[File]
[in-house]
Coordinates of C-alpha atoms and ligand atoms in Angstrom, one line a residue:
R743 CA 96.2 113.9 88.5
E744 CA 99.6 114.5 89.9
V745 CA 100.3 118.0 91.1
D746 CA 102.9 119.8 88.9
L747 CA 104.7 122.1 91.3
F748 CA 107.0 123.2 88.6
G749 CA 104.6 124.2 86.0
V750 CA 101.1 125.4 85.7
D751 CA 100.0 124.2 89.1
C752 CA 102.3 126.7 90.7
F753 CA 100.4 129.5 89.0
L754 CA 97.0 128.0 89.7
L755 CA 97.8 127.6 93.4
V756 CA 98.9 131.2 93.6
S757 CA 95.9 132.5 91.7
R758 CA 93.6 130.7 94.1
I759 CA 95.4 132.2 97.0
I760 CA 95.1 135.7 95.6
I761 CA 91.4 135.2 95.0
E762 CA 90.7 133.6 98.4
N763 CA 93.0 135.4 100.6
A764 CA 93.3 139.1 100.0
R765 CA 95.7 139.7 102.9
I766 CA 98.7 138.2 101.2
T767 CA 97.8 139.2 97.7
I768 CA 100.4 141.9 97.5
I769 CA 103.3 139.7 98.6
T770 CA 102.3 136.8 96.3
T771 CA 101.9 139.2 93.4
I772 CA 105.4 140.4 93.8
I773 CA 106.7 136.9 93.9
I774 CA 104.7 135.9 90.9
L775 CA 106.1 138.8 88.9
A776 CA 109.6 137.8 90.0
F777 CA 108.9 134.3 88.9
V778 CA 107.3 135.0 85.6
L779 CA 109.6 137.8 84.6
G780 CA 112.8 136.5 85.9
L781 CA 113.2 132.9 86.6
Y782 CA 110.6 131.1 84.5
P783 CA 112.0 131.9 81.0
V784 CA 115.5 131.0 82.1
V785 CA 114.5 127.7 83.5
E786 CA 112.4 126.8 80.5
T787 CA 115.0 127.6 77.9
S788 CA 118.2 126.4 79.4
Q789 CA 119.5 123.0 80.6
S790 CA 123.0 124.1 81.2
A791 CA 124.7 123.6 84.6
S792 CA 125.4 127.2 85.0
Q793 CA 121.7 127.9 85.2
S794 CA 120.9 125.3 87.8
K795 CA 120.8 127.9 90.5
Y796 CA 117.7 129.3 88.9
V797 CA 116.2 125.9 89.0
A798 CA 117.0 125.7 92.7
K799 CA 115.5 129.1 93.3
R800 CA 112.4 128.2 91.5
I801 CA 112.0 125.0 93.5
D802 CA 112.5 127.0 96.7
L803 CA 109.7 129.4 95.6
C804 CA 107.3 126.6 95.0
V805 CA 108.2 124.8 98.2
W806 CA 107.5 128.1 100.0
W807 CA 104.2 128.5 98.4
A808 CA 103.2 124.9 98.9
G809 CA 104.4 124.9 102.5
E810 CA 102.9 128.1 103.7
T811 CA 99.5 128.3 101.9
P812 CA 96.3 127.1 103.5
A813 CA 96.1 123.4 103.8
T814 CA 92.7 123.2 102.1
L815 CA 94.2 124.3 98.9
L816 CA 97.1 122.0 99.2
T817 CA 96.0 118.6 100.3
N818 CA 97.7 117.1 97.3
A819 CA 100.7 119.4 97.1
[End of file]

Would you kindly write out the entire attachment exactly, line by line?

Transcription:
[in-house]
Coordinates of C-alpha atoms and ligand atoms in Angstrom, one line a residue:
R743 CA 96.2 113.9 88.5
E744 CA 99.6 114.5 89.9
V745 CA 100.3 118.0 91.1
D746 CA 102.9 119.8 88.9
L747 CA 104.7 122.1 91.3
F748 CA 107.0 123.2 88.6
G749 CA 104.6 124.2 86.0
V750 CA 101.1 125.4 85.7
D751 CA 100.0 124.2 89.1
C752 CA 102.3 126.7 90.7
F753 CA 100.4 129.5 89.0
L754 CA 97.0 128.0 89.7
L755 CA 97.8 127.6 93.4
V756 CA 98.9 131.2 93.6
S757 CA 95.9 132.5 91.7
R758 CA 93.6 130.7 94.1
I759 CA 95.4 132.2 97.0
I760 CA 95.1 135.7 95.6
I761 CA 91.4 135.2 95.0
E762 CA 90.7 133.6 98.4
N763 CA 93.0 135.4 100.6
A764 CA 93.3 139.1 100.0
R765 CA 95.7 139.7 102.9
I766 CA 98.7 138.2 101.2
T767 CA 97.8 139.2 97.7
I768 CA 100.4 141.9 97.5
I769 CA 103.3 139.7 98.6
T770 CA 102.3 136.8 96.3
T771 CA 101.9 139.2 93.4
I772 CA 105.4 140.4 93.8
I773 CA 106.7 136.9 93.9
I774 CA 104.7 135.9 90.9
L775 CA 106.1 138.8 88.9
A776 CA 109.6 137.8 90.0
F777 CA 108.9 134.3 88.9
V778 CA 107.3 135.0 85.6
L779 CA 109.6 137.8 84.6
G780 CA 112.8 136.5 85.9
L781 CA 113.2 132.9 86.6
Y782 CA 110.6 131.1 84.5
P783 CA 112.0 131.9 81.0
V784 CA 115.5 131.0 82.1
V785 CA 114.5 127.7 83.5
E786 CA 112.4 126.8 80.5
T787 CA 115.0 127.6 77.9
S788 CA 118.2 126.4 79.4
Q789 CA 119.5 123.0 80.6
S790 CA 123.0 124.1 81.2
A791 CA 124.7 123.6 84.6
S792 CA 125.4 127.2 85.0
Q793 CA 121.7 127.9 85.2
S794 CA 120.9 125.3 87.8
K795 CA 120.8 127.9 90.5
Y796 CA 117.7 129.3 88.9
V797 CA 116.2 125.9 89.0
A798 CA 117.0 125.7 92.7
K799 CA 115.5 129.1 93.3
R800 CA 112.4 128.2 91.5
I801 CA 112.0 125.0 93.5
D802 CA 112.5 127.0 96.7
L803 CA 109.7 129.4 95.6
C804 CA 107.3 126.6 95.0
V805 CA 108.2 124.8 98.2
W806 CA 107.5 128.1 100.0
W807 CA 104.2 128.5 98.4
A808 CA 103.2 124.9 98.9
G809 CA 104.4 124.9 102.5
E810 CA 102.9 128.1 103.7
T811 CA 99.5 128.3 101.9
P812 CA 96.3 127.1 103.5
A813 CA 96.1 123.4 103.8
T814 CA 92.7 123.2 102.1
L815 CA 94.2 124.3 98.9
L816 CA 97.1 122.0 99.2
T817 CA 96.0 118.6 100.3
N818 CA 97.7 117.1 97.3
A819 CA 100.7 119.4 97.1